the weekend of broken things


Like almost everyone we know, Phil and I were devastated by the Supreme Court decision to overturn Roe v Wade. That is a horrifying break, emblematic of the many broken things in the United States right now. Perhaps because we were so upset, other things started breaking last weekend.

On Saturday morning there was no water in our apartment. As we contemplated checking in to a hotel for showers, we decided to head out to the Saturday market. And a couple of hours after we arrived home, hot and sweaty, we had water again. Miraculous! We’re going to truly appreciate hot and cold running water for a few days!

Also on Saturday morning our beloved Breville espresso machine quit working. It was the water pump (is there a theme here?). With house guests arriving the next day, we were a bit panicked. We bought pods for the Nespresso machine that came with our apartment and resigned ourselves to crappy coffee until we could address the problem on Monday (In France, most stores close on Sunday, a day meant for family, food, and relaxation.).

Showered and feeling better, we headed out for a special dinner organized by Renestance, the firm that helped us move here, and Facebook group Americans in Montpellier. The bus was late. As it arrived at the stop, we saw our tram pull away. Minor things.

On Sunday we walked about three miles round trip to get coffee. When we got home, Phil found that because of the twice-annual Soldes (for a month in winter and a month in summer, French stores are permitted to discount their wares), the store where we bought our espresso machine was open! Due to late buses, it took us 90 minutes each way to go about three miles–but we made it, and after some mangled French on my part, we left with a brand-new replacement. Happy times! And as I write this, I’m consciously appreciating my excellent cappucino.

Our broken things were quickly and easily fixed. Small problems. But the problems in our country are huge, and so very much is broken right now. Will we summon the will to fix them? Fix some of them? And if so, will we appreciate the fixes long enough to secure them for the generations to come?

Austin protest photo, taken by high school friend Stan

 

fun with friends

Barcelona! Mozart! Petanque!

We were excited to make our first trip to Barcelona, especially since we were meeting bestie Joni and her husband Scott, who married last October. The train ride from Montpellier to Barcelona, just three hours, was pleasant, on time, and offered beautiful scenery. We arrived at our hotel, grabbed some lunch, and after Scott finished a couple of work calls we met up for a welcome cocktail at the rooftop bar of our hotel.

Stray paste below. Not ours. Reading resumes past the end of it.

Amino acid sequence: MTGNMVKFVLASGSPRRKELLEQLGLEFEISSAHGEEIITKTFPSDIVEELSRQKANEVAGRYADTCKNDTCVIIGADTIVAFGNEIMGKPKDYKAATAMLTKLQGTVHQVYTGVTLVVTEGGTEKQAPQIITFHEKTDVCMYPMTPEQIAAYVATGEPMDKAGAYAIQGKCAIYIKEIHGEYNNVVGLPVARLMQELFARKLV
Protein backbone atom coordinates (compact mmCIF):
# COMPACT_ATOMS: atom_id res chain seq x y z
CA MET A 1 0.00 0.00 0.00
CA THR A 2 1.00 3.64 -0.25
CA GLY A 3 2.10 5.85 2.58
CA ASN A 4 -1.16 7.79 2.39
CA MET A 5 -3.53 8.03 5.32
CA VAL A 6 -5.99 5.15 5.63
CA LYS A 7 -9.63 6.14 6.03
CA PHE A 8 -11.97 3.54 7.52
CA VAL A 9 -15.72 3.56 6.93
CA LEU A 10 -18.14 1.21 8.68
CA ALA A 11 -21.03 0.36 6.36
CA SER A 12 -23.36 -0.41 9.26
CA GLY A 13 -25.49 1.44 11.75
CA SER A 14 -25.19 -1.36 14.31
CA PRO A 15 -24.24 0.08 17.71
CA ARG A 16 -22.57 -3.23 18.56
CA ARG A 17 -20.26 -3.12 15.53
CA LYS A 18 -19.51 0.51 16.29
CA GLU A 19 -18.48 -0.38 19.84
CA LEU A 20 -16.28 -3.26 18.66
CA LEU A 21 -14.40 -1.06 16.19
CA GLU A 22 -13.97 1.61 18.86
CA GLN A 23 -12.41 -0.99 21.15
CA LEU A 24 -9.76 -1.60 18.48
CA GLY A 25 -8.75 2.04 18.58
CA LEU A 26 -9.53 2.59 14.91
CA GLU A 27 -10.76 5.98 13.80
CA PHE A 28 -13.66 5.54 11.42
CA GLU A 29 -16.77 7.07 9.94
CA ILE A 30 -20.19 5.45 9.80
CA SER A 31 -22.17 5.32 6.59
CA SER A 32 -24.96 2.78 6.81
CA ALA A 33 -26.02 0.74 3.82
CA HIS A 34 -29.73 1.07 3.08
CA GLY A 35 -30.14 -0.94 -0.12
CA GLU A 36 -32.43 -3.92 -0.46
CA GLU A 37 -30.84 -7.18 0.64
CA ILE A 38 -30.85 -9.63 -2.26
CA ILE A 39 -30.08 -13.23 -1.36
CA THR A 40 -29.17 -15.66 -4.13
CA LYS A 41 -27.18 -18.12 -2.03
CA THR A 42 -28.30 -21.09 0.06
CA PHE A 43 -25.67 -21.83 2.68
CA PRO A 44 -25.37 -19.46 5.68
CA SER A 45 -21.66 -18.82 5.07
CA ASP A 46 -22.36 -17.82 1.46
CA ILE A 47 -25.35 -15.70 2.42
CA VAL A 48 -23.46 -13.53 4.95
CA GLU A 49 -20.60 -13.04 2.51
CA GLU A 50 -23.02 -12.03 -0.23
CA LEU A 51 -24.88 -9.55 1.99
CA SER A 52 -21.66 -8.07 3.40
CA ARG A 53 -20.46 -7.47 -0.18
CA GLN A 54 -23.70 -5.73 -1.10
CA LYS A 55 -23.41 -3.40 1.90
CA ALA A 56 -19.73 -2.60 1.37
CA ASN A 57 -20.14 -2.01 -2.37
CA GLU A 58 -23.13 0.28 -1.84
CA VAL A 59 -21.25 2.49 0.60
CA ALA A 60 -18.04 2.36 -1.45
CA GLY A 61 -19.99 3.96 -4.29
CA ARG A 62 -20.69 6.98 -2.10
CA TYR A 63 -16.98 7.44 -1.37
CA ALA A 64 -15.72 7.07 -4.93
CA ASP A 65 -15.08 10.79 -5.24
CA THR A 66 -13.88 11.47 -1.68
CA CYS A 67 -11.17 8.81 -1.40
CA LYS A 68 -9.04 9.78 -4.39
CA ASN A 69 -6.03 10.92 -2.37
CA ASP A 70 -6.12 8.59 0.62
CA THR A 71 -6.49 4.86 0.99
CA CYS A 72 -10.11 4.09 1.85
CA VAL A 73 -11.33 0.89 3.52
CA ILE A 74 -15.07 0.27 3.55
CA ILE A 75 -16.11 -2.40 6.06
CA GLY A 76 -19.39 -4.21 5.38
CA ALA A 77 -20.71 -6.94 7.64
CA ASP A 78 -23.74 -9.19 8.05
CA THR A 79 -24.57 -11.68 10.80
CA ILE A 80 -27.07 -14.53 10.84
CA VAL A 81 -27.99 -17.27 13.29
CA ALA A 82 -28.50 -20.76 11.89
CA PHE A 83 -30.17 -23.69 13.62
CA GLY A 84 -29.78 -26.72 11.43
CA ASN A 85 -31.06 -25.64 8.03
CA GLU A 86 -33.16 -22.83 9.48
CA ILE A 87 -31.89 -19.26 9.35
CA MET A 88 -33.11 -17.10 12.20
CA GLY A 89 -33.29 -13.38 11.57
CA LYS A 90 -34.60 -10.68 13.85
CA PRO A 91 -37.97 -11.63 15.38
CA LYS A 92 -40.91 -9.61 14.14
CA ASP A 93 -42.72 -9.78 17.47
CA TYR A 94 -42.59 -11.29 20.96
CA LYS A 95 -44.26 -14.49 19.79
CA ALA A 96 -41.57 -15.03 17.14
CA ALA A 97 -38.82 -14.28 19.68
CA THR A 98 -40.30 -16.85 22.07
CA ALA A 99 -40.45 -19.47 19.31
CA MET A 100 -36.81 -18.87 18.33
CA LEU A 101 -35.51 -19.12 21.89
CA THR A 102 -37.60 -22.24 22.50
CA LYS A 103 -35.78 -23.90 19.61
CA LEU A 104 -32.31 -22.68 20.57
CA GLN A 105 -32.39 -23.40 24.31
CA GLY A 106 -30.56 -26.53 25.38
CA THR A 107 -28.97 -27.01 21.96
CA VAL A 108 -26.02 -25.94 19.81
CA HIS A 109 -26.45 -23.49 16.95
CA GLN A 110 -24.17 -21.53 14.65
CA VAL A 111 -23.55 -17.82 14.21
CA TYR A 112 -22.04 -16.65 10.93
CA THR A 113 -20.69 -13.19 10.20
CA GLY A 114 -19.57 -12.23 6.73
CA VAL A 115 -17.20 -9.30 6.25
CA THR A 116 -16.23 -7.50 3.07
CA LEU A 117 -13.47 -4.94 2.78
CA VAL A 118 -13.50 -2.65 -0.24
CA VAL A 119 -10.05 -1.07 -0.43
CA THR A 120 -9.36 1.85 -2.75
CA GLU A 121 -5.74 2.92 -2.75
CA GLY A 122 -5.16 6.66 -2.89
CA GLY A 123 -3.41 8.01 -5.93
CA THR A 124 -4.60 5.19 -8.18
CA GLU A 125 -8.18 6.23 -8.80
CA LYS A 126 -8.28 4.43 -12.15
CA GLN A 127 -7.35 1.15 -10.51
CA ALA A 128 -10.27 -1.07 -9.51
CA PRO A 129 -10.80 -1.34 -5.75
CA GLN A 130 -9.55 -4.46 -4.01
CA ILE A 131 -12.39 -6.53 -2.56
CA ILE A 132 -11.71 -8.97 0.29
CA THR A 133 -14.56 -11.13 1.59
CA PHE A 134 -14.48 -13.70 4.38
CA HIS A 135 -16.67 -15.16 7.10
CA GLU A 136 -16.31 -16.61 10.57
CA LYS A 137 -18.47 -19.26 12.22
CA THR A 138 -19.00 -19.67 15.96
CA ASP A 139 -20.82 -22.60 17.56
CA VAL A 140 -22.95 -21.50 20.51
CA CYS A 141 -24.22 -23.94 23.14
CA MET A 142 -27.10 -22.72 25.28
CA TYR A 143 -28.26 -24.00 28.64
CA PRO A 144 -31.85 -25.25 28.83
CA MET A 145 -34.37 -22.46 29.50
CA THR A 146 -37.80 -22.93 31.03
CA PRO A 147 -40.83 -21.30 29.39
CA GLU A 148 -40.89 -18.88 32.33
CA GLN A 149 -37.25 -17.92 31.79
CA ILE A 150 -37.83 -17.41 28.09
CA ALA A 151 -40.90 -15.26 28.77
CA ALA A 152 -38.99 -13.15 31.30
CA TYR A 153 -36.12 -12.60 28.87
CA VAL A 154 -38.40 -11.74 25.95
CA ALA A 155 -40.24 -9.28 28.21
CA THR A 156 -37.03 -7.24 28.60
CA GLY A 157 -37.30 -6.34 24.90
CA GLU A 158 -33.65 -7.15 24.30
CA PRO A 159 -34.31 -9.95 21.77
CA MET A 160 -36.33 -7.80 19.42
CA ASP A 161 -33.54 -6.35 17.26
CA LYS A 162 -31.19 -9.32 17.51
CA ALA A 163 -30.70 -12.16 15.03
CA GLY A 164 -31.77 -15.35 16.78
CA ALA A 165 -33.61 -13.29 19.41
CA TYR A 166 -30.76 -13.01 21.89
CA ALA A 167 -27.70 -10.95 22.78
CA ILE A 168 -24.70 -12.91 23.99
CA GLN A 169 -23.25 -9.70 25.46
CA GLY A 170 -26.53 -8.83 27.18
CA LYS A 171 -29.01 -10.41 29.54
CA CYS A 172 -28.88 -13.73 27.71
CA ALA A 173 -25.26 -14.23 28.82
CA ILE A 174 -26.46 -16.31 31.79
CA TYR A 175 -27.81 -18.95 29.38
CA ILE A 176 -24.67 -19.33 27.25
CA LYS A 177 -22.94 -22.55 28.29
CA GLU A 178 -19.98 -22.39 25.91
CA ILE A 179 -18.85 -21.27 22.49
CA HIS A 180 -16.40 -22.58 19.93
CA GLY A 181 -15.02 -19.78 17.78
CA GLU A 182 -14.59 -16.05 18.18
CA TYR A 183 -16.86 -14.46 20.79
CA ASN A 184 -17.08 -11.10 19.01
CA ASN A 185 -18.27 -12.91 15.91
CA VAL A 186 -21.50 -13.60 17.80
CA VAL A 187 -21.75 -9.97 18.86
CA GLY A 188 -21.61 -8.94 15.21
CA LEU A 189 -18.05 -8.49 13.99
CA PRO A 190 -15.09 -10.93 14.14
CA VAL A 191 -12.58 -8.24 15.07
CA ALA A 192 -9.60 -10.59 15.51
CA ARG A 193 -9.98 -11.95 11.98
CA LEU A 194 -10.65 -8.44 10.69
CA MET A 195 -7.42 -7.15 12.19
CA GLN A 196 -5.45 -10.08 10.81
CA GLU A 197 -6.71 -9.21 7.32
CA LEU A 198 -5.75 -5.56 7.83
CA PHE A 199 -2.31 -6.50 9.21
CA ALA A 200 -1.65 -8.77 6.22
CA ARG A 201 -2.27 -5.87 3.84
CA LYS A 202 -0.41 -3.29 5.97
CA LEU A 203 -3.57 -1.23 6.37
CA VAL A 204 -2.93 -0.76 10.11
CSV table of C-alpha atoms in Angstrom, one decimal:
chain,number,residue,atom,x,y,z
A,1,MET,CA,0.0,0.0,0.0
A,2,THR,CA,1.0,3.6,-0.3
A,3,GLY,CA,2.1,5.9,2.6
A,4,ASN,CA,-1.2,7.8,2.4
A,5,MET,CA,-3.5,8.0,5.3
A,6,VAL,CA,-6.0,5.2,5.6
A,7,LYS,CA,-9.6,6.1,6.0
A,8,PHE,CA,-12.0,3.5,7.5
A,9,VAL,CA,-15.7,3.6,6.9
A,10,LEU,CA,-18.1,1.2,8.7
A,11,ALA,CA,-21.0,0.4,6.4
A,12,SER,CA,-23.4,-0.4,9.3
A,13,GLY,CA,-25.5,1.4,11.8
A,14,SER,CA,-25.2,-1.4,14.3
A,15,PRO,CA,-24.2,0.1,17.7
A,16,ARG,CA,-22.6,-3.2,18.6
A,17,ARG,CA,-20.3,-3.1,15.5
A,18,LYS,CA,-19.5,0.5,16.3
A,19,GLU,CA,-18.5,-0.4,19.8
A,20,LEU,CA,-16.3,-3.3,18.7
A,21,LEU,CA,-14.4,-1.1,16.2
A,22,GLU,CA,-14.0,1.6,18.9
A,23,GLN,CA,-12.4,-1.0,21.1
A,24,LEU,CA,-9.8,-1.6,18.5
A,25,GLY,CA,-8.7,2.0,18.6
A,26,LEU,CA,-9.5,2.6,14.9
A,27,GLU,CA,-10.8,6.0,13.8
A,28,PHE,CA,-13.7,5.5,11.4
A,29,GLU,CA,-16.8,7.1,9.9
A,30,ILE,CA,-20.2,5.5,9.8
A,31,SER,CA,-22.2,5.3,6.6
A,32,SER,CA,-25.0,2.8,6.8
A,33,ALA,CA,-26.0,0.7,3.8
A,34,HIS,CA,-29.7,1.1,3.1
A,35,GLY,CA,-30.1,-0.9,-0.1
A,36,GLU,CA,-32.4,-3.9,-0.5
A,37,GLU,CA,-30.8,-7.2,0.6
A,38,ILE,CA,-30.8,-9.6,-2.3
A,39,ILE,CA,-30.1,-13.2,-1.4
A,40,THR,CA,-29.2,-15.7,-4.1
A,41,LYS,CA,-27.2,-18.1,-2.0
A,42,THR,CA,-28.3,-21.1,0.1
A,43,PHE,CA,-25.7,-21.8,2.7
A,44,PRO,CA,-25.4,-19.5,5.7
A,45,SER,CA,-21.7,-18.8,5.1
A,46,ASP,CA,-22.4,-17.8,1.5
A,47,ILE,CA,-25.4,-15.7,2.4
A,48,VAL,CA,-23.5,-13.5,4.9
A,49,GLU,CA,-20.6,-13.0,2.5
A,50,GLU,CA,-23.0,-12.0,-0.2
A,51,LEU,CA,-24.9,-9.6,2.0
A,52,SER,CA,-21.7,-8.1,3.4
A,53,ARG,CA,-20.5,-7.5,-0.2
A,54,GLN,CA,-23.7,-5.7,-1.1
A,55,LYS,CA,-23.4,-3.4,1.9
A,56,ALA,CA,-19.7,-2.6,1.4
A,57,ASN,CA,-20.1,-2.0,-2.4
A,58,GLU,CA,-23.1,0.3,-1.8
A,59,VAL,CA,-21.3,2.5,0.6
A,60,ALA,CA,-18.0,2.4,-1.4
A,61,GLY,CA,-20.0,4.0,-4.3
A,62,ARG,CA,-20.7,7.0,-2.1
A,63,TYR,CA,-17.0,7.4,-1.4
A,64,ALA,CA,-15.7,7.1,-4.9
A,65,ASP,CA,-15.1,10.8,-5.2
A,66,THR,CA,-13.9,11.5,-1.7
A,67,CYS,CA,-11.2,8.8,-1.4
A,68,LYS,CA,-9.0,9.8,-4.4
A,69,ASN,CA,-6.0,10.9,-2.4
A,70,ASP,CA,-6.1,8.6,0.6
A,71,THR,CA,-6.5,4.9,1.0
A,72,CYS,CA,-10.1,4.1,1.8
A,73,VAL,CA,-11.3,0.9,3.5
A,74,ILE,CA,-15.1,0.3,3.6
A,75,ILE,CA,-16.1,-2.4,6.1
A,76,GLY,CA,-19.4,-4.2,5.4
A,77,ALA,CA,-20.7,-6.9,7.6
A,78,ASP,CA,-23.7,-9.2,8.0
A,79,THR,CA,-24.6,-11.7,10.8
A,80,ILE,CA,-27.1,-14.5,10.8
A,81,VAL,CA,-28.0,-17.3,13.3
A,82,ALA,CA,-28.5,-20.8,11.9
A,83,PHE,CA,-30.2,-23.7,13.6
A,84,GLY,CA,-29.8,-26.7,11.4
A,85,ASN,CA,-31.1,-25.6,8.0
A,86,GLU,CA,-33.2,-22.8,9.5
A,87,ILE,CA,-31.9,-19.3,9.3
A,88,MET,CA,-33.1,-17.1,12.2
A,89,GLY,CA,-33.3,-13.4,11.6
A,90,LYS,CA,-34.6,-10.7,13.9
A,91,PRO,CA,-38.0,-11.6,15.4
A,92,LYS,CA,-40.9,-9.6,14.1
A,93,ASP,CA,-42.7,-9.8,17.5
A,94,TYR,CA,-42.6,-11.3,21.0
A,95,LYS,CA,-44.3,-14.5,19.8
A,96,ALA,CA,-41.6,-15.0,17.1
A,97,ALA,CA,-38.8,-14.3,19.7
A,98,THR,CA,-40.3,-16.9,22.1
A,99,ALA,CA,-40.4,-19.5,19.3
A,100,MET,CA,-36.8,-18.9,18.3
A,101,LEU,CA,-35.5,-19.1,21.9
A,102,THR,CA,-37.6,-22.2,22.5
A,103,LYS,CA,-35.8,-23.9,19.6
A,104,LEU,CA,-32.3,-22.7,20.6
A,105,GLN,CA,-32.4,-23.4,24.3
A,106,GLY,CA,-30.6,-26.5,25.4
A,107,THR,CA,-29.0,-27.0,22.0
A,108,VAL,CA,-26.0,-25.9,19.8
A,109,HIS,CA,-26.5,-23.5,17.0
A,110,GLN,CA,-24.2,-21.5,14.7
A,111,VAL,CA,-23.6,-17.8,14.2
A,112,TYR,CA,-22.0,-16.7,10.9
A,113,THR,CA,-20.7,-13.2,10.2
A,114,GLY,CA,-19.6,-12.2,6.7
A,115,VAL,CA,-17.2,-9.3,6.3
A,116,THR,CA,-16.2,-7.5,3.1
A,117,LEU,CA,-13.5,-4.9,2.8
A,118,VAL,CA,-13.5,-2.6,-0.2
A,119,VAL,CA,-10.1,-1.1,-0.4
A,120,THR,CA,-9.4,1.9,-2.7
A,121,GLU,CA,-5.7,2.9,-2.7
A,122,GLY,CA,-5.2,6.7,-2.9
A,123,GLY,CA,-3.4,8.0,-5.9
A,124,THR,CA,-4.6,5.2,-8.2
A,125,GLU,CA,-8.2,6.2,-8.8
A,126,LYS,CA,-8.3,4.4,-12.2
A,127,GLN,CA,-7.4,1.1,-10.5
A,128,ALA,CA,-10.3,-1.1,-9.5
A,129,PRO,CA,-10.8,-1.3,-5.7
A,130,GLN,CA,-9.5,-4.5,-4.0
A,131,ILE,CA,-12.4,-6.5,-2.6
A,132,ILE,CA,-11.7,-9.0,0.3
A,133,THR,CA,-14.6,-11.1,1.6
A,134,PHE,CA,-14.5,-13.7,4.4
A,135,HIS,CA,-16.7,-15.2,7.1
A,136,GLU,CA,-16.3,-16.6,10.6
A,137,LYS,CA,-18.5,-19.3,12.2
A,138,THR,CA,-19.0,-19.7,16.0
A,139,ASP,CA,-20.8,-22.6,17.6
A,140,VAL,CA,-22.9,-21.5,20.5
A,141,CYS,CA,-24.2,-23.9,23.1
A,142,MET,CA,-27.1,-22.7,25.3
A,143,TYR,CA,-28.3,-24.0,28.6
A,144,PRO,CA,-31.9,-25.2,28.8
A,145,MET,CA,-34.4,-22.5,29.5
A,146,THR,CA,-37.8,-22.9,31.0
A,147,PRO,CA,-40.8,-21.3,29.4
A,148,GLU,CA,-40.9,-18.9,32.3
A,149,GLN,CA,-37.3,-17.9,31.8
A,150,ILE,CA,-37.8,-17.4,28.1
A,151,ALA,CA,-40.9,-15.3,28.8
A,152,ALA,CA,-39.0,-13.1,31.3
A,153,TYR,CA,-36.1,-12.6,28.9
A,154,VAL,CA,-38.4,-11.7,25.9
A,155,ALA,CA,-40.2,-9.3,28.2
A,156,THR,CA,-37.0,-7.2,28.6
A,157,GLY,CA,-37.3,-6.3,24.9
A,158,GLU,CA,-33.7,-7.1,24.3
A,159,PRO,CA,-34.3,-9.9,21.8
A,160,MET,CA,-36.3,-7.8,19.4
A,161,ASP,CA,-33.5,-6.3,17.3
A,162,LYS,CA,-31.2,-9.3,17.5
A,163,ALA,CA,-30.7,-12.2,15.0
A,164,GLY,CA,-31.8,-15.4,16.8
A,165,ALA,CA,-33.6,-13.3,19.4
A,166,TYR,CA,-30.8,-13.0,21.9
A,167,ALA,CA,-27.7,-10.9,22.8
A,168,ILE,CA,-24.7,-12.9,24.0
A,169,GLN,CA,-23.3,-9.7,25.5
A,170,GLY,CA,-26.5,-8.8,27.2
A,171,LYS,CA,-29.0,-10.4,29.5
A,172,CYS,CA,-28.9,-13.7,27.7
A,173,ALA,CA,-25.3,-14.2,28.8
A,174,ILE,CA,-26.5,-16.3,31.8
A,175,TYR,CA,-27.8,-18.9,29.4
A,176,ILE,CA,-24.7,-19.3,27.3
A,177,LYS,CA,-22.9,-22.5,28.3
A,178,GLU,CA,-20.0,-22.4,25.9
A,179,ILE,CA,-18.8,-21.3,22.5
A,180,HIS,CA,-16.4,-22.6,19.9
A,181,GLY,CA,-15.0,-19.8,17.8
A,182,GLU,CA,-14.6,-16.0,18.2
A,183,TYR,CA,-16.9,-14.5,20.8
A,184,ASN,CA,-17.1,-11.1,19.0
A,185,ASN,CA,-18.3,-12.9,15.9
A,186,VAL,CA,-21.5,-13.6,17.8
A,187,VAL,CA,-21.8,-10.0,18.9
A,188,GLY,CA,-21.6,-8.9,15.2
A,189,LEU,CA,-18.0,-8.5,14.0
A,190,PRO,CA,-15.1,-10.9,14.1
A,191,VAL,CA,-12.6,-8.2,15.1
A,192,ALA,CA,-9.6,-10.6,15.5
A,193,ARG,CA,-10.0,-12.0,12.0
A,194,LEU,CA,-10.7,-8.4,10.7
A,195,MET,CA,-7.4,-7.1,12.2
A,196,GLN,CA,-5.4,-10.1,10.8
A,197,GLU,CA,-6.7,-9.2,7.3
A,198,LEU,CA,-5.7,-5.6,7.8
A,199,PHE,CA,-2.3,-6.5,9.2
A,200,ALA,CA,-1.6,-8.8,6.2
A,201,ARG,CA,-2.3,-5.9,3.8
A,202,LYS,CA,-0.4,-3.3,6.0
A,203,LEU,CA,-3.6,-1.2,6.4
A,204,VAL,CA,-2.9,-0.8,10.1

Scott, Joni, and Phil atop the roof

At our daughter’s advice, we booked a hotel very close to the Sagrada Familia, the famous and unfinished Gaudi masterpiece. How amazing to see the view from the rooftop bar!

What a view!

Sangria for all!

We had a lovely seafood dinner that evening at a now-forgotten restaurant Scott found. Paella! It was a long hike, and my reward for wearing new sandals was blisters–but it was worth it. The next morning we headed out for our self-guided audio tour of the Sagrada Familia. What a spectacular work of art!

In a nearby chocolatier window, a chocolate Sagrada Famlia. Wow!

I won’t even post my pictures of the Sagrada Familia, because there are so many better ones online. After our tour, we bought tickets for the hop-on, hop-off bus tour to see more of Barcelona. We stopped for lunch (a long climb up a very steep hill) at an outdoor cafe. As we waited for our food, a street parade arrived, complete with a drum band, effigies, and many marchers.

Not sure what this was about, but it was fascinating!

The parade stopped next to our restaurant, and I noticed a group wearing matching shirts. Curious, I walked over to see this group building a human tower! It was fascinating to see their climbing technique–until the young woman on to fell to the ground. An ambulance picked her up, and we are still hoping that she was ok.

I took this picture just before she fell.

That afternoon we had a walking tour of the gothic quarter and surrounding neighborhoods, and we came upon an odd sculpture. Our guide explained that this represents a unique Catalan sport, Castell (human castle building), which began in the 18th century. It turns out that what we had experienced at lunch was Castellers!

“Castellers” sculpture

Our walking tour focused on architecture and history, and it was excellent. We learned a lot, but I retained very little. We saw the “people’s church,” a lovely but not extravagent Gothic church with a several-year waiting list for weddings, as well as the “cathedral,” much more sumptuous but less popular.

Catedral de Barcelona

We also visited a “secret square” that was peaceful and beautiful–until our guide told us its story. During the Spanish civil war, Franco’s air force dropped a bomb here, killing 30 children living in the orphanage (the building you see on the right). As people came out to help, a second bomb was dropped, killing twelve more people.